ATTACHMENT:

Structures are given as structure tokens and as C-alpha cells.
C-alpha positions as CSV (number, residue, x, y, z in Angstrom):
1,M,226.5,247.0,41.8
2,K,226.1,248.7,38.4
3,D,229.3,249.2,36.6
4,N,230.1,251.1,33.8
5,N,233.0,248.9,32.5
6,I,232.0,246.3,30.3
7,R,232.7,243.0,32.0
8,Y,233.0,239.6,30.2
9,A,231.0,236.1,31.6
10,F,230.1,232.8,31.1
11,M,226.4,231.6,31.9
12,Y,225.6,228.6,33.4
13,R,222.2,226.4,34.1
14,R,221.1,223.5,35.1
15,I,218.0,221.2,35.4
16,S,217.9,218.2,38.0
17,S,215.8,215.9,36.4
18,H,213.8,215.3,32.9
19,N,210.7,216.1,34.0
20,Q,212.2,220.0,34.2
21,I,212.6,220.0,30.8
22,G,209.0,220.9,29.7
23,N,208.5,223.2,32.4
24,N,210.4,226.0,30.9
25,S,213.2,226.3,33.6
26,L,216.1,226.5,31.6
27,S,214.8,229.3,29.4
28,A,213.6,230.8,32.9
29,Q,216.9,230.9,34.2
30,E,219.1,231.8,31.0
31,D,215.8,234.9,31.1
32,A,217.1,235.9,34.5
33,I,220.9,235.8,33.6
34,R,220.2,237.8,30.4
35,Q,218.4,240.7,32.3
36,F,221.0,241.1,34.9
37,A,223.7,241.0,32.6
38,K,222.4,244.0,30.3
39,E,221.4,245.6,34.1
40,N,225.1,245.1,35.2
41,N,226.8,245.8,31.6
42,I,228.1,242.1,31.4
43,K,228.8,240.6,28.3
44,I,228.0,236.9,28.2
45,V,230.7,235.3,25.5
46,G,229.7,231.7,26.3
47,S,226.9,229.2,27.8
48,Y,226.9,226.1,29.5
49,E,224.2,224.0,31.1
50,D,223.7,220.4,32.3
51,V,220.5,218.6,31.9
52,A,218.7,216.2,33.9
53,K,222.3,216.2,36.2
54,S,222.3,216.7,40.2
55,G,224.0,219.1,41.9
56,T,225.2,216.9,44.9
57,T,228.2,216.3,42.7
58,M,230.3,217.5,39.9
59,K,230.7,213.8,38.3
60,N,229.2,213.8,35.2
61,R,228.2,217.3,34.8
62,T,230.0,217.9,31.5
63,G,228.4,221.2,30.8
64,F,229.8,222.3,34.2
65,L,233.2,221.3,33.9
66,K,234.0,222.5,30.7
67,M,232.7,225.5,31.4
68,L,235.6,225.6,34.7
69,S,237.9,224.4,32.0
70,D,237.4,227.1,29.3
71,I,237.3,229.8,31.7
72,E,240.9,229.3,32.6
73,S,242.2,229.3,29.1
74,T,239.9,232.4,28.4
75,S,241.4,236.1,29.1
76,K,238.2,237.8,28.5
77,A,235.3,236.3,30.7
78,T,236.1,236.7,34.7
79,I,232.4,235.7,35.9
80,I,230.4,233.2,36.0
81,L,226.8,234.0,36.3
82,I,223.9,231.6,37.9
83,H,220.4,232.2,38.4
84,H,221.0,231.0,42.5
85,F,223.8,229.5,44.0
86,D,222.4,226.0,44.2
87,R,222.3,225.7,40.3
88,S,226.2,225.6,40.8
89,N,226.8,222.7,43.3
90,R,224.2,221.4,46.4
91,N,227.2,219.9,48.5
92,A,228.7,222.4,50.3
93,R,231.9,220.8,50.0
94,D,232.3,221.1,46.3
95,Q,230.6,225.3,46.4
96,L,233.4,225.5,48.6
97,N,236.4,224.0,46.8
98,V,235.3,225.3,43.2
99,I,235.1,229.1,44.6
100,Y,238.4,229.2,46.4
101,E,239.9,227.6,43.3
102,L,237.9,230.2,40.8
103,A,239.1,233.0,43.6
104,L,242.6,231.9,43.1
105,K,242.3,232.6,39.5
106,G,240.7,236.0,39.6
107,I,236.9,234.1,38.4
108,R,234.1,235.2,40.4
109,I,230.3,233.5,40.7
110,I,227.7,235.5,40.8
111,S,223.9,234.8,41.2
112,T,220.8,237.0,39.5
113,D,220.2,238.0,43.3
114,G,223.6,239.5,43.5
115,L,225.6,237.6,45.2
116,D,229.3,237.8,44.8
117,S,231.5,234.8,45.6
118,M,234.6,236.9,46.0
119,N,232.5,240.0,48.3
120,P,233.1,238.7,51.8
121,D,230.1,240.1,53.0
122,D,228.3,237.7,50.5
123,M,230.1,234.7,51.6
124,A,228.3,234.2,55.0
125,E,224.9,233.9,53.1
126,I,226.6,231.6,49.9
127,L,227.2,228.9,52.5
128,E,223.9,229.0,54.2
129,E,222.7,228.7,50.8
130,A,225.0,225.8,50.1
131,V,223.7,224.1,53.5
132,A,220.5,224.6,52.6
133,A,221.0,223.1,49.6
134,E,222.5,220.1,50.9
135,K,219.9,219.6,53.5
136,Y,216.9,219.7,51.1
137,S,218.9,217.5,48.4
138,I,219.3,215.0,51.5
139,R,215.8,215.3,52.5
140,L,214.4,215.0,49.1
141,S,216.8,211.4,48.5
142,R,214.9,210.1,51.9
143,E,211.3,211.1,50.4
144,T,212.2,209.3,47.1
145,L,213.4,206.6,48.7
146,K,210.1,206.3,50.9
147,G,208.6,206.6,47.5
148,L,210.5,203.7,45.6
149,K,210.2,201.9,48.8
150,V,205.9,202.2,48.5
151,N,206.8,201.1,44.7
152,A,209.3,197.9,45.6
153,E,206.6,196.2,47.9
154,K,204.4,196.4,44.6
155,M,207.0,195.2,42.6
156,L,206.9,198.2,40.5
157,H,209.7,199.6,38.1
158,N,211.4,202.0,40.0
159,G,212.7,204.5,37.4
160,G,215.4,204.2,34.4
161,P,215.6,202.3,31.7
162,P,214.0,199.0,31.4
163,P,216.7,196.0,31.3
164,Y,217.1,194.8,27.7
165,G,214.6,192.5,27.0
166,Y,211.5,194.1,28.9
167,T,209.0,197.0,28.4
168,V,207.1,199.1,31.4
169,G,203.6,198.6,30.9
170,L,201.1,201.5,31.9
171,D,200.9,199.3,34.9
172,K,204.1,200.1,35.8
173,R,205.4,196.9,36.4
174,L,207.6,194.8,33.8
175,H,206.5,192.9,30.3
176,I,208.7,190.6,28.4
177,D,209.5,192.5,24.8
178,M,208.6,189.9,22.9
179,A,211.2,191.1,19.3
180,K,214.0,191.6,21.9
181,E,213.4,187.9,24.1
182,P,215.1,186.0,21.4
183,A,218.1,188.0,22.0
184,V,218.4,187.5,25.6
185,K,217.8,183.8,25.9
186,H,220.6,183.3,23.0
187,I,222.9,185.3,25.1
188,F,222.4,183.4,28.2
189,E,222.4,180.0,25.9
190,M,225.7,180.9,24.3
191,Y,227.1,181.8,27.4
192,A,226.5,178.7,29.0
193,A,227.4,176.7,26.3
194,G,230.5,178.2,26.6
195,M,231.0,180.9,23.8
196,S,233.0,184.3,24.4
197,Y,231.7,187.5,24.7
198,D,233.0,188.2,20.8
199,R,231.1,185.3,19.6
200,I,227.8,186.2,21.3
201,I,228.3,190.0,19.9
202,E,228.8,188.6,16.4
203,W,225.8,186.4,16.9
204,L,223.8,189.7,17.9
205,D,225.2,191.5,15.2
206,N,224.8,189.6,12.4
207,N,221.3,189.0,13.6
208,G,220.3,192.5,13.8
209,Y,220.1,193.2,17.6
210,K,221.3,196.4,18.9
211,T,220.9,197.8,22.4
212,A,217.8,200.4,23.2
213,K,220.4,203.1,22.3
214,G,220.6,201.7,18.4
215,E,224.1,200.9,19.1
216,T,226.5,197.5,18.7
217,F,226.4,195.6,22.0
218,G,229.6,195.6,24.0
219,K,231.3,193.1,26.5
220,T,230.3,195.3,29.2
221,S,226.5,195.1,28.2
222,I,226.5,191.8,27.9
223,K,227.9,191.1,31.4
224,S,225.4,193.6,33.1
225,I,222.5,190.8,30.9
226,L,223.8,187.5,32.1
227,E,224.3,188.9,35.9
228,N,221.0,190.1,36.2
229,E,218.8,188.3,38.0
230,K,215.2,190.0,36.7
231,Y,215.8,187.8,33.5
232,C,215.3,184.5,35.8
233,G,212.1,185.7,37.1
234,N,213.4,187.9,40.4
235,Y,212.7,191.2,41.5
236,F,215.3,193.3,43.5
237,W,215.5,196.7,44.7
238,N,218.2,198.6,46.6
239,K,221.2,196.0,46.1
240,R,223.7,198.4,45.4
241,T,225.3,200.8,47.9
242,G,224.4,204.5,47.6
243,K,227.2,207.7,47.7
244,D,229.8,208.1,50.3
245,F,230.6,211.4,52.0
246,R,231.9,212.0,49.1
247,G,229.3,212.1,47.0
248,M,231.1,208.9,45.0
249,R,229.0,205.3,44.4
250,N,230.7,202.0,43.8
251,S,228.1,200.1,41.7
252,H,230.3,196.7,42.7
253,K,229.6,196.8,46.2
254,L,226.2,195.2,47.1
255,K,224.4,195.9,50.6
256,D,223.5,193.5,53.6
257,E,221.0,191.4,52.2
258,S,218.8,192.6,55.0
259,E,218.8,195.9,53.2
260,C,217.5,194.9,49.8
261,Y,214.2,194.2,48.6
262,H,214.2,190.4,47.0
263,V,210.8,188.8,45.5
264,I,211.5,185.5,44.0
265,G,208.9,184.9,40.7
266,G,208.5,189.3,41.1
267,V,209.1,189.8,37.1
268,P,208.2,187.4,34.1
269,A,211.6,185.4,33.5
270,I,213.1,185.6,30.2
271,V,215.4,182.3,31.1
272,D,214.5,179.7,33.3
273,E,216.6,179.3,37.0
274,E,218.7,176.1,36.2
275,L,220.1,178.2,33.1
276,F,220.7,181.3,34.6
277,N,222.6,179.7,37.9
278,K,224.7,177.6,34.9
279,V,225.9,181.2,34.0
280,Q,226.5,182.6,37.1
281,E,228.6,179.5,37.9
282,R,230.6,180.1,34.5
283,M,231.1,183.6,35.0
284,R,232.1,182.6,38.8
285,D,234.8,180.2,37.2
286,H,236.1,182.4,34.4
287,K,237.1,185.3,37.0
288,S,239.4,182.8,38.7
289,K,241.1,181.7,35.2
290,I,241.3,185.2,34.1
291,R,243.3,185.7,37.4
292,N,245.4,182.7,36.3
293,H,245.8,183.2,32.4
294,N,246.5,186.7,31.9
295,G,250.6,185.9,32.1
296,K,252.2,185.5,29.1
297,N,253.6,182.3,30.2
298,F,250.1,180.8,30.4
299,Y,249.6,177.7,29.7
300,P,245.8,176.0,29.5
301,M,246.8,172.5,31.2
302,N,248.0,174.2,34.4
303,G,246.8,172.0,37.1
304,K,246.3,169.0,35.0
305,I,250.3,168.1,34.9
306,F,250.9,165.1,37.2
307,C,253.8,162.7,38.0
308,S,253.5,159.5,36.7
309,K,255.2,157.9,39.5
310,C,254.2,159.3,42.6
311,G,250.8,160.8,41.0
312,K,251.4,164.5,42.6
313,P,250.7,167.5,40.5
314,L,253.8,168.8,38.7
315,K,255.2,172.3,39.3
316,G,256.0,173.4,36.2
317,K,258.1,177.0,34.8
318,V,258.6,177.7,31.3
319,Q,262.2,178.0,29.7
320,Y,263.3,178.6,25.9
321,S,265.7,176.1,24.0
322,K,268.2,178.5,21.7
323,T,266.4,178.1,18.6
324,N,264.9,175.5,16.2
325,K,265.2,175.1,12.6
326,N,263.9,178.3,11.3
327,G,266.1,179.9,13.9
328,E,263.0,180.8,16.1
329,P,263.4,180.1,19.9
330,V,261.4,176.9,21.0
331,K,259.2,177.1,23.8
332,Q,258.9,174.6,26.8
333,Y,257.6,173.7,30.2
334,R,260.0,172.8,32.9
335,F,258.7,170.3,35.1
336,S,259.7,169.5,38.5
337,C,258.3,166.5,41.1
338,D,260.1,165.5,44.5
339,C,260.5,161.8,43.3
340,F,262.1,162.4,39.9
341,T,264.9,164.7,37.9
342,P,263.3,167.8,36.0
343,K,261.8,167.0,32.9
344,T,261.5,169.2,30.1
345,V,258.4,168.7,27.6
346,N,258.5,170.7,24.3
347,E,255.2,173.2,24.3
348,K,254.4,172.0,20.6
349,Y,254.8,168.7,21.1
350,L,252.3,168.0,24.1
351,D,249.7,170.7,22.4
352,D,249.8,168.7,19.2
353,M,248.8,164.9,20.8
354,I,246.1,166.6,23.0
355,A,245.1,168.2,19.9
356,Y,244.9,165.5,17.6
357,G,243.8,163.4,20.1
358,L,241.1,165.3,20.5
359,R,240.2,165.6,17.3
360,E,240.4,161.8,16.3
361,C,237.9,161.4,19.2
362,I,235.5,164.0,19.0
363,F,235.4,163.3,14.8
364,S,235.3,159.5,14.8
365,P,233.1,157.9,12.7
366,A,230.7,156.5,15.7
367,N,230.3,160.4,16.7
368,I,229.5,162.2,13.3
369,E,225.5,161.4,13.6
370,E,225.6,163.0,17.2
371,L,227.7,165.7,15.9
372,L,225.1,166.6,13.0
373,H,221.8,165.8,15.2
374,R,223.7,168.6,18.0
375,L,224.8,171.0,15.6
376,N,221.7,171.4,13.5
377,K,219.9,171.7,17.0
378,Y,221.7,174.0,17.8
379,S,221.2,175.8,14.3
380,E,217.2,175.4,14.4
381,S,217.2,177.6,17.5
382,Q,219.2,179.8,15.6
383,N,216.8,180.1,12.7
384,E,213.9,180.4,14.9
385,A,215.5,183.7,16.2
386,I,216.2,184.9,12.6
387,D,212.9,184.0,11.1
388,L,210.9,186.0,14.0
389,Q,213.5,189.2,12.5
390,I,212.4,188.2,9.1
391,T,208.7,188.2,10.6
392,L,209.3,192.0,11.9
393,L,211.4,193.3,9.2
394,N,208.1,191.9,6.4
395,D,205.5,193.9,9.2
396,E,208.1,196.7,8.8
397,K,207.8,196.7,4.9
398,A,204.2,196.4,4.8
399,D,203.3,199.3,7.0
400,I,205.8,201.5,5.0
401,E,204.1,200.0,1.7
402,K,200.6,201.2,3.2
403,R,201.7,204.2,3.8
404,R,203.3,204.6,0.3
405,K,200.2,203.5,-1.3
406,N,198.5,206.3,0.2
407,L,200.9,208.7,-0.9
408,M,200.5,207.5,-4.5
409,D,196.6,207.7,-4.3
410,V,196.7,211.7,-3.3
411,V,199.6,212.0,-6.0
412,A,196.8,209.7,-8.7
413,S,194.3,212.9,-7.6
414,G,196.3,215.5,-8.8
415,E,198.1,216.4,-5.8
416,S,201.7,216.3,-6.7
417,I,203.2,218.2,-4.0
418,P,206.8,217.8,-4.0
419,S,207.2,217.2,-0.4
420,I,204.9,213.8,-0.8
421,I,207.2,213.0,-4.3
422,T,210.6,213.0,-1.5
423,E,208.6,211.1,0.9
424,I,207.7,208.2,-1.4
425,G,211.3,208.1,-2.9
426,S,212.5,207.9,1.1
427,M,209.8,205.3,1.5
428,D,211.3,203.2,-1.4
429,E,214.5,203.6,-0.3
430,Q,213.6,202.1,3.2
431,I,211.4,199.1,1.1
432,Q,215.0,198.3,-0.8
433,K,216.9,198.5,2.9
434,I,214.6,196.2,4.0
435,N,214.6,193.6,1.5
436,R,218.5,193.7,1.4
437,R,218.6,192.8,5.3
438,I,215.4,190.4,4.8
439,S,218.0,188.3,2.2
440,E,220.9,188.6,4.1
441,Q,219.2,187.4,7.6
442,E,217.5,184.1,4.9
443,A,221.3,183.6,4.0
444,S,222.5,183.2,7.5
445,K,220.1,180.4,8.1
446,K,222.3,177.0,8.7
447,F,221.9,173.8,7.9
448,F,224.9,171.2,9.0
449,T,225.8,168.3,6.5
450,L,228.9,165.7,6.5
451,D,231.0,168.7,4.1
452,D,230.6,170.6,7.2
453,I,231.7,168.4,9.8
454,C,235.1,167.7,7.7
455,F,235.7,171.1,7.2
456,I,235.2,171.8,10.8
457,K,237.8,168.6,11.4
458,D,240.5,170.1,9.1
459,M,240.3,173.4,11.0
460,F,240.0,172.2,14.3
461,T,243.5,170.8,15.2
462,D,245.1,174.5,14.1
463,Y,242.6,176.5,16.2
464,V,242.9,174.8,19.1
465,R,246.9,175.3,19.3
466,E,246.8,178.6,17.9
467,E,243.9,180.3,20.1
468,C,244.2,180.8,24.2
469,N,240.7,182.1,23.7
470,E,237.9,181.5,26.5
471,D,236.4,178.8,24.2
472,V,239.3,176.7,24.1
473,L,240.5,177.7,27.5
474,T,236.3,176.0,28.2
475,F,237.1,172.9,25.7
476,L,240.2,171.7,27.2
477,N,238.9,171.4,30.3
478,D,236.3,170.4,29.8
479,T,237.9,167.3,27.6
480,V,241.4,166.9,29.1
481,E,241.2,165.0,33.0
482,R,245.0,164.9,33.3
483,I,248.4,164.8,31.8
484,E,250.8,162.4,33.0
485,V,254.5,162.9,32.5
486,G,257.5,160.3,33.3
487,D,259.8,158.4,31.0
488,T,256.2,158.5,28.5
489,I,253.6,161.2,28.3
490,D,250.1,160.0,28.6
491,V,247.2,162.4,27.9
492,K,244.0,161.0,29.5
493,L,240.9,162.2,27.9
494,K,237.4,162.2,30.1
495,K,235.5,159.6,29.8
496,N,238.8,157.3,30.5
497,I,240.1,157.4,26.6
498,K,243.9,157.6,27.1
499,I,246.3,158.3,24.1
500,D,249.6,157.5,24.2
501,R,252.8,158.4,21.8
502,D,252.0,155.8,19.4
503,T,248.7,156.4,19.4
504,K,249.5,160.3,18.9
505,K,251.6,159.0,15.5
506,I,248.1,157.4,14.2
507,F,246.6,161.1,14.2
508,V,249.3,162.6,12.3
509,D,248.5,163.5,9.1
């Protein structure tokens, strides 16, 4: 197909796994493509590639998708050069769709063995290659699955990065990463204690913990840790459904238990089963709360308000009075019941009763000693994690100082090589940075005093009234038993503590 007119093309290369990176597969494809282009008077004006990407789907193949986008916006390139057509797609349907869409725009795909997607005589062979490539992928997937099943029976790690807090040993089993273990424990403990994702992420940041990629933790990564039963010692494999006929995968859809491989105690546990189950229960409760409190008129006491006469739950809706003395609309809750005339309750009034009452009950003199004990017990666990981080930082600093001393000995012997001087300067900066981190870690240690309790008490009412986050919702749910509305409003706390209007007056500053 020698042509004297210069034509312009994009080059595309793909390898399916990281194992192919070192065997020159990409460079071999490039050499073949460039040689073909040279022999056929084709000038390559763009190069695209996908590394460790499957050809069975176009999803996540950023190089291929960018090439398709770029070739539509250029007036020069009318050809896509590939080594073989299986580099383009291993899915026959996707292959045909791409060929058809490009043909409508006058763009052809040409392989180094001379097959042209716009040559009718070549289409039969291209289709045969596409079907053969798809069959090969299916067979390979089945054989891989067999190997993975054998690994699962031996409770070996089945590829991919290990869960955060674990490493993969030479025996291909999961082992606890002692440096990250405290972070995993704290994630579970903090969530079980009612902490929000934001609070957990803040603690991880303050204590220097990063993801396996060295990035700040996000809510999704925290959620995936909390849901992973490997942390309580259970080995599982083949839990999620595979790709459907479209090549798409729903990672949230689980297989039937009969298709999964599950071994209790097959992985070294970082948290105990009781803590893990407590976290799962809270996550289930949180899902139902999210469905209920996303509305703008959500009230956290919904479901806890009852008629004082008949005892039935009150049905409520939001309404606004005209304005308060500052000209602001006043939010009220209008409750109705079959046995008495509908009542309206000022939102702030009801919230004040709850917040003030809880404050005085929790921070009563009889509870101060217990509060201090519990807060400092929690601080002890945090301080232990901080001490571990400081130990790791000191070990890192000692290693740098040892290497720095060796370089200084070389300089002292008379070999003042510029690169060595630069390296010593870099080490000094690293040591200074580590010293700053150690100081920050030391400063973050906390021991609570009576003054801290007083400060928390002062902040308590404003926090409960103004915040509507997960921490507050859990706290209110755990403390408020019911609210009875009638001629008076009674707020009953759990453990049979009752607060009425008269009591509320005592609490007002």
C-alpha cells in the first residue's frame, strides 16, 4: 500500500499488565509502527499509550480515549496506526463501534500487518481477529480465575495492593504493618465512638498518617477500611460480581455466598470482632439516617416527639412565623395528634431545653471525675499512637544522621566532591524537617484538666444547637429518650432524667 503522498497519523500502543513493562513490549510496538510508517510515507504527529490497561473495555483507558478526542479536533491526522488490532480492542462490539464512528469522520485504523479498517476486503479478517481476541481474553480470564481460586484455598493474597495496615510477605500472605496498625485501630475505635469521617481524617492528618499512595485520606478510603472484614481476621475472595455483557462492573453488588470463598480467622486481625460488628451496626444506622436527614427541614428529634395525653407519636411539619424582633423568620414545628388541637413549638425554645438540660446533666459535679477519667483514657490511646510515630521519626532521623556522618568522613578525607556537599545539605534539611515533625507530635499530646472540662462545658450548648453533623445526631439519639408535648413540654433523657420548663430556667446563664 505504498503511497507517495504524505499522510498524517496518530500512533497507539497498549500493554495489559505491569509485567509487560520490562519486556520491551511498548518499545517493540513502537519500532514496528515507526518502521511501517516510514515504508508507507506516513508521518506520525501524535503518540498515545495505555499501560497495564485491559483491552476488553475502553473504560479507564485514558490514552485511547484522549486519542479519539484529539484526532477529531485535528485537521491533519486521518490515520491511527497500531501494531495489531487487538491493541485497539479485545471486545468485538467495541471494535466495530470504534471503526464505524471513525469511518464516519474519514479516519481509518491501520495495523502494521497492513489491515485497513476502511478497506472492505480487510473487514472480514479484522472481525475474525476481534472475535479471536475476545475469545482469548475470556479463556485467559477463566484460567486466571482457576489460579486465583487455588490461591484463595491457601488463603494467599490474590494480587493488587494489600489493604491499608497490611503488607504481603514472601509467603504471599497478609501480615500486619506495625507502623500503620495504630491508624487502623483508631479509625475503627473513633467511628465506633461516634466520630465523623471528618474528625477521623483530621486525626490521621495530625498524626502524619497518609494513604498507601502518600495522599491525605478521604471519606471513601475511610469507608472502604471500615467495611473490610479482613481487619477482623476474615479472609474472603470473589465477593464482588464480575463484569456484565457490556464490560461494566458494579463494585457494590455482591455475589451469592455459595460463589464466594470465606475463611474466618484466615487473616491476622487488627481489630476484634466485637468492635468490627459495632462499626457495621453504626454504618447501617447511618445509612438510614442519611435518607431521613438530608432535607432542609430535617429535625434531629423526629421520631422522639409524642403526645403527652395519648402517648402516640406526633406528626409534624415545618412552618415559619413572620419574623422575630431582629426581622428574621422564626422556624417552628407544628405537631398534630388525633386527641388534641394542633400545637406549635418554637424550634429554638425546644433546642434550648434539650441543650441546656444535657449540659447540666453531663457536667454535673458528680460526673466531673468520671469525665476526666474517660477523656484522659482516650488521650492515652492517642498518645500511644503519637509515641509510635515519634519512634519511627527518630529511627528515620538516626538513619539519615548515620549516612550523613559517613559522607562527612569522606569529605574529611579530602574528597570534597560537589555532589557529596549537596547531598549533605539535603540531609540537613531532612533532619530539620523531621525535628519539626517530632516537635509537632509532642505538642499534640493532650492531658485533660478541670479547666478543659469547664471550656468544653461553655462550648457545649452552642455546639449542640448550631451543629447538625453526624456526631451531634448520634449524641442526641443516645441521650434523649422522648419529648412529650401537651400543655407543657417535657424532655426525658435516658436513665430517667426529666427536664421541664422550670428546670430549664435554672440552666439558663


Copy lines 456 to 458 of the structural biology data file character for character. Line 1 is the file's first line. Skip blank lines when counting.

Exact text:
454,C,235.1,167.7,7.7
455,F,235.7,171.1,7.2
456,I,235.2,171.8,10.8